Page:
INTERNATIONAL: THE WORLD’S TOP CLIENTS; Instant lubrication lets the good times roll

Polaroid is no longer a camera. It’s now a ‘social lubricant’, say its agencies. Jim Davies reports

Polaroid is no longer a camera. It’s now a ‘social lubricant’, say its

agencies. Jim Davies reports



Caviar, vodka, astrakhan hats and now Polaroid cameras - the Russians

can’t get enough of them.



In 1995, Russia became Polaroid’s second largest market, with nearly

USdollars 200 million in sales - and that’s just five years after the

instant camera was first introduced over there.



Why? Apart from the fact that photo-processors are thin on the ground,

it seems the Russians are a distrustful lot - give a film to a stranger

to be developed, they argue, and who knows where the negatives might end

up?



A Polaroid, on the other hand, is for your eyes only, as frisky couples

who enjoy a pictorial record of their bedtime antics are well aware.



But outside Russia and selected bedrooms, Polaroid’s prospects have been

bleak. Camcorders, one-hour processing and throwaway cameras have hit

the company hard.



It had something of a corporate image problem, too - market research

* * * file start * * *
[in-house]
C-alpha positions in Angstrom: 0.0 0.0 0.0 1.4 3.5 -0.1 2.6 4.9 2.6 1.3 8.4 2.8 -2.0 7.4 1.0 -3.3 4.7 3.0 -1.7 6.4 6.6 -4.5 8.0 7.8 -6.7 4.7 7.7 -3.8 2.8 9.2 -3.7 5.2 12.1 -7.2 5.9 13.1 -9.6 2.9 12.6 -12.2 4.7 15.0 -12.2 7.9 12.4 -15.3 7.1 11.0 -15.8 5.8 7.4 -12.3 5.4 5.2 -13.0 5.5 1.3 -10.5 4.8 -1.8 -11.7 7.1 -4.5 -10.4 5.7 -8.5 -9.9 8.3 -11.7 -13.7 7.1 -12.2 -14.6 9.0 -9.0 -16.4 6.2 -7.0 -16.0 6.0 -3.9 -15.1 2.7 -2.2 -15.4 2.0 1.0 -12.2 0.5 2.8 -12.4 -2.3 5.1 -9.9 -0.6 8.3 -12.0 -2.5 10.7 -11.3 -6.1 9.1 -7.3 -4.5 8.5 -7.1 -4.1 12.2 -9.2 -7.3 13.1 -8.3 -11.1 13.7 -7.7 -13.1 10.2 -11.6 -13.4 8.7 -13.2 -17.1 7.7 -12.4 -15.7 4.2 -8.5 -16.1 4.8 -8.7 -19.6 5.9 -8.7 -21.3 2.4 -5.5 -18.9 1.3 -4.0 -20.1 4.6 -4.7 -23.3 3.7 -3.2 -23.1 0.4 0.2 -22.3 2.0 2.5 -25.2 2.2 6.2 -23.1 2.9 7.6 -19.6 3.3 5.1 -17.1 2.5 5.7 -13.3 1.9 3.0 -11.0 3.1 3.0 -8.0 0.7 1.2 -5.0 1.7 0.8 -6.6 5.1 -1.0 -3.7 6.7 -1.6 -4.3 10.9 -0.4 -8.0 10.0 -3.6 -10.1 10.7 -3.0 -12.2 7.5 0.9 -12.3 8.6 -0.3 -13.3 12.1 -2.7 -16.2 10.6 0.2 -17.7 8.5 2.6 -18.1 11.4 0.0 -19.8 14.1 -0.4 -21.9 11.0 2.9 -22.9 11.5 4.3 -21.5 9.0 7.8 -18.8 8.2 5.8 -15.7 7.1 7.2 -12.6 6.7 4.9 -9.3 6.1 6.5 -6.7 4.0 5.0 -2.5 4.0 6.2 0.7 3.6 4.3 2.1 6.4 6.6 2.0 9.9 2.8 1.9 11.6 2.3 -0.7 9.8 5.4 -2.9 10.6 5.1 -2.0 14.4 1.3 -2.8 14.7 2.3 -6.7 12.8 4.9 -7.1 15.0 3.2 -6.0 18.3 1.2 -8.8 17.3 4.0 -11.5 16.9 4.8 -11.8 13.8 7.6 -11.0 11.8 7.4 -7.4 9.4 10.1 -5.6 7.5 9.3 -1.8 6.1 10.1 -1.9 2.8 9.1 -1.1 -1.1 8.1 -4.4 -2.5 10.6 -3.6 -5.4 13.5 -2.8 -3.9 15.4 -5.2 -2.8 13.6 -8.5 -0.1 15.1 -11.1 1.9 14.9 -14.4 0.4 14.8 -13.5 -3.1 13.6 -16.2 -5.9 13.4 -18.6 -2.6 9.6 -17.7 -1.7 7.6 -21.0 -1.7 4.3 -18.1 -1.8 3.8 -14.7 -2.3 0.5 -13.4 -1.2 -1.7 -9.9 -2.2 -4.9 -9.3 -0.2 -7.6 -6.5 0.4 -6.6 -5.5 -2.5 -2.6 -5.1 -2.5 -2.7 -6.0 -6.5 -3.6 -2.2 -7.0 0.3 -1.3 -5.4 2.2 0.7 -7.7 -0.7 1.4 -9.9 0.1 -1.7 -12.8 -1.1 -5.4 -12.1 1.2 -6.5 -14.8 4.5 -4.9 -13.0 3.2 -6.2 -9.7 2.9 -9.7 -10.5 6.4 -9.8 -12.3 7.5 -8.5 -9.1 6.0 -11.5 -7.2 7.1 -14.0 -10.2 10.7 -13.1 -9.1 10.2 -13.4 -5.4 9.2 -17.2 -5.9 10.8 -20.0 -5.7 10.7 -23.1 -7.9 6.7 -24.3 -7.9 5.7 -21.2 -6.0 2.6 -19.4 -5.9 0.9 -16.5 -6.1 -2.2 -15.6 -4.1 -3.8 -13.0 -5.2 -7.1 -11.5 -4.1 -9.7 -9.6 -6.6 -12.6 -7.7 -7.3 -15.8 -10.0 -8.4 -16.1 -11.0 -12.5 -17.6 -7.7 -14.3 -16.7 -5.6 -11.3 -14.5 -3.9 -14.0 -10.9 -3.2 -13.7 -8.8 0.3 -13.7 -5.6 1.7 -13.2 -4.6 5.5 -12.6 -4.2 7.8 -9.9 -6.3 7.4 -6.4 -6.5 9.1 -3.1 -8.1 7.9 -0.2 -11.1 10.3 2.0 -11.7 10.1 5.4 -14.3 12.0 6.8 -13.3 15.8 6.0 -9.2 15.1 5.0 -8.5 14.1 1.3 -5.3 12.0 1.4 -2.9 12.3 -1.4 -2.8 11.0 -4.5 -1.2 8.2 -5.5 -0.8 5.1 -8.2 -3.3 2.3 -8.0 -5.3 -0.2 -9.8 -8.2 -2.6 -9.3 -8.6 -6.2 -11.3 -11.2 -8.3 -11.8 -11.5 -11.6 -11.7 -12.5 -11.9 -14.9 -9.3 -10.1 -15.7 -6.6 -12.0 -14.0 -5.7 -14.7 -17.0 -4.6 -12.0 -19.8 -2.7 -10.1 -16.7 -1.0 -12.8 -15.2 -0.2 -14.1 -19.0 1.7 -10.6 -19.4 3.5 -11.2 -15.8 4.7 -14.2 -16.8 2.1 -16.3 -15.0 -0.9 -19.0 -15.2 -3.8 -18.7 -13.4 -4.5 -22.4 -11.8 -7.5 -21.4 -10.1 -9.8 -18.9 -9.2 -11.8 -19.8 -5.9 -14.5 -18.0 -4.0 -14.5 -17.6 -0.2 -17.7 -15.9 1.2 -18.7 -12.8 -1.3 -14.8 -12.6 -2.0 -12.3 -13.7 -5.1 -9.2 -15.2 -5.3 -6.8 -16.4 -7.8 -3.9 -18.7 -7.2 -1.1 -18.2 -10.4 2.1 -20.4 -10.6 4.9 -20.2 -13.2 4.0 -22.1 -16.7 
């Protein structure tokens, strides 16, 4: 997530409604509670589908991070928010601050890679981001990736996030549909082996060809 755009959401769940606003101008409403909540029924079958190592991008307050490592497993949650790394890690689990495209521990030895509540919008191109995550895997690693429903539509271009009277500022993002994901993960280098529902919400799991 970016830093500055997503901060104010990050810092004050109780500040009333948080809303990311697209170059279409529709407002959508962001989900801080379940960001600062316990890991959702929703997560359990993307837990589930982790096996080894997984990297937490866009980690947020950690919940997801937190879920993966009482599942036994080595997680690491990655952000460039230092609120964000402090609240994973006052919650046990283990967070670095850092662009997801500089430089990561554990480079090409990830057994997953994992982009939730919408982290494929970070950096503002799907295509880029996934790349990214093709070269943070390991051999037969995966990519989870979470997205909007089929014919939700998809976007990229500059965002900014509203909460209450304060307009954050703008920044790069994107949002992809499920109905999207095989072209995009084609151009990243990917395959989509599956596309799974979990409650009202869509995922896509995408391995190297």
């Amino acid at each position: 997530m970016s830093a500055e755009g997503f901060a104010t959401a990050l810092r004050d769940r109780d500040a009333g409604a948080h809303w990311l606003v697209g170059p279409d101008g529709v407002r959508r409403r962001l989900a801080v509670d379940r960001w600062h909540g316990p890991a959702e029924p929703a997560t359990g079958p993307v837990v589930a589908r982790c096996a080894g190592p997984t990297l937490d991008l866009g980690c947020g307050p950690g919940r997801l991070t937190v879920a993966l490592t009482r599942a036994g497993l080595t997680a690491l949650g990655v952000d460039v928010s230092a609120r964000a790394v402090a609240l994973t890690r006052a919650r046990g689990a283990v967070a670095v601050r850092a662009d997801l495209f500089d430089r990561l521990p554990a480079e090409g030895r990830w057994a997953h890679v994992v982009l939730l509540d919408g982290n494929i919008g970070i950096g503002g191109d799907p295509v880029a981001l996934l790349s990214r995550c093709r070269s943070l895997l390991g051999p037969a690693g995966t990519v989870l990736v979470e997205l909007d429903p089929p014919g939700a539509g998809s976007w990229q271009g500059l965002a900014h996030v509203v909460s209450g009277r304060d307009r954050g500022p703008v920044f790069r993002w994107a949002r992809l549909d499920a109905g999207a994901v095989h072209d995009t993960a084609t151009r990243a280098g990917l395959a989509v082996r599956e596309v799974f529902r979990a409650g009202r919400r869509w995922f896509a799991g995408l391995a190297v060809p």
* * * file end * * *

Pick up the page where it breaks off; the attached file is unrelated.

showed that it was seen as old-fashioned, stuffy and irrelevant.



February 1995 saw the start of Polaroid’s ‘severance programme’, which

will eventually mean the loss of 2,500 jobs. Redundancy packages and

‘enhanced early retirement programmes’ don’t come cheap, and these -

combined with depreciation of equipment and fixed assets - saw Polaroid

reporting a net loss of USdollars 140.2 million for 1995.



Determined to turn its fortunes around, Polaroid is now reinventing

itself with aggressive marketing and advertising - a strategy which

appears to be paying dividends. Gary DiCamillo, chairman and chief

executive officer of Polaroid, pledged to double advertising spend in

the US and Europe in 1996.



The US account is handled by San Francisco-based Goodby Silverstein and

Partners, which won the business from BBDO Worldwide in September 1995.

Initial research passed on to the agency by Polaroid showed that unlike

other cameras, Polaroid is not about recording moments for posterity,

but enhancing the occasion you are participating in there and then.



‘It might sound odd,’ explains Jon Steel, partner and planning director

at Goodby Silverstein, ‘but we decided to position Polaroid as something

other than a camera. It’s a catalyst - a means to an end, rather than an

end in itself.’



The agency gave members of the public cameras for a couple of weeks and

monitored how they were used. Steel says: ‘One woman went clothes

shopping and had the assistant take pictures of her so she could ask her

partner’s opinion later. Another guy turned up with 20 nude pictures of

his wife.’



Steel - an Englishman who previously worked at BMP DDB in London -

claims the resulting campaign shows Polaroid being put to uses that no

other camera could match.